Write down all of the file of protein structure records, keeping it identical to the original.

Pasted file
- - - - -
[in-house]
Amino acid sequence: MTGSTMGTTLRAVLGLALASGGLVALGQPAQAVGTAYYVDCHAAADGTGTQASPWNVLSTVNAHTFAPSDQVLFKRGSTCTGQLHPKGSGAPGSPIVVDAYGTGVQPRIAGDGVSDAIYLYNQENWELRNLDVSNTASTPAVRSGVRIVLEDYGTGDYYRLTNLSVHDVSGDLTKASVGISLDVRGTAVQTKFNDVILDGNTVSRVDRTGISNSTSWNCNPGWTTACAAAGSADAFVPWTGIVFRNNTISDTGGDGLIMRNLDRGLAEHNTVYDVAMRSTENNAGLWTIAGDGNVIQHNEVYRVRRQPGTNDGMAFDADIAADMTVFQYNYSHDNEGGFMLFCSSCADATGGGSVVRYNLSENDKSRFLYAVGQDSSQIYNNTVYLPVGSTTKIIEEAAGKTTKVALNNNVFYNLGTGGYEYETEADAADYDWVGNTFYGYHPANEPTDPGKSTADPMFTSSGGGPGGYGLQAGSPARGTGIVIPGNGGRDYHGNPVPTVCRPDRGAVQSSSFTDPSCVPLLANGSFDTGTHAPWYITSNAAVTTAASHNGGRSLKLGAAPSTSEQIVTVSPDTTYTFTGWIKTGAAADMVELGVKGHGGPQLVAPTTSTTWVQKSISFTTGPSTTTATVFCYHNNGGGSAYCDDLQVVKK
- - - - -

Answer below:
[in-house]
Amino acid sequence: MTGSTMGTTLRAVLGLALASGGLVALGQPAQAVGTAYYVDCHAAADGTGTQASPWNVLSTVNAHTFAPSDQVLFKRGSTCTGQLHPKGSGAPGSPIVVDAYGTGVQPRIAGDGVSDAIYLYNQENWELRNLDVSNTASTPAVRSGVRIVLEDYGTGDYYRLTNLSVHDVSGDLTKASVGISLDVRGTAVQTKFNDVILDGNTVSRVDRTGISNSTSWNCNPGWTTACAAAGSADAFVPWTGIVFRNNTISDTGGDGLIMRNLDRGLAEHNTVYDVAMRSTENNAGLWTIAGDGNVIQHNEVYRVRRQPGTNDGMAFDADIAADMTVFQYNYSHDNEGGFMLFCSSCADATGGGSVVRYNLSENDKSRFLYAVGQDSSQIYNNTVYLPVGSTTKIIEEAAGKTTKVALNNNVFYNLGTGGYEYETEADAADYDWVGNTFYGYHPANEPTDPGKSTADPMFTSSGGGPGGYGLQAGSPARGTGIVIPGNGGRDYHGNPVPTVCRPDRGAVQSSSFTDPSCVPLLANGSFDTGTHAPWYITSNAAVTTAASHNGGRSLKLGAAPSTSEQIVTVSPDTTYTFTGWIKTGAAADMVELGVKGHGGPQLVAPTTSTTWVQKSISFTTGPSTTTATVFCYHNNGGGSAYCDDLQVVKK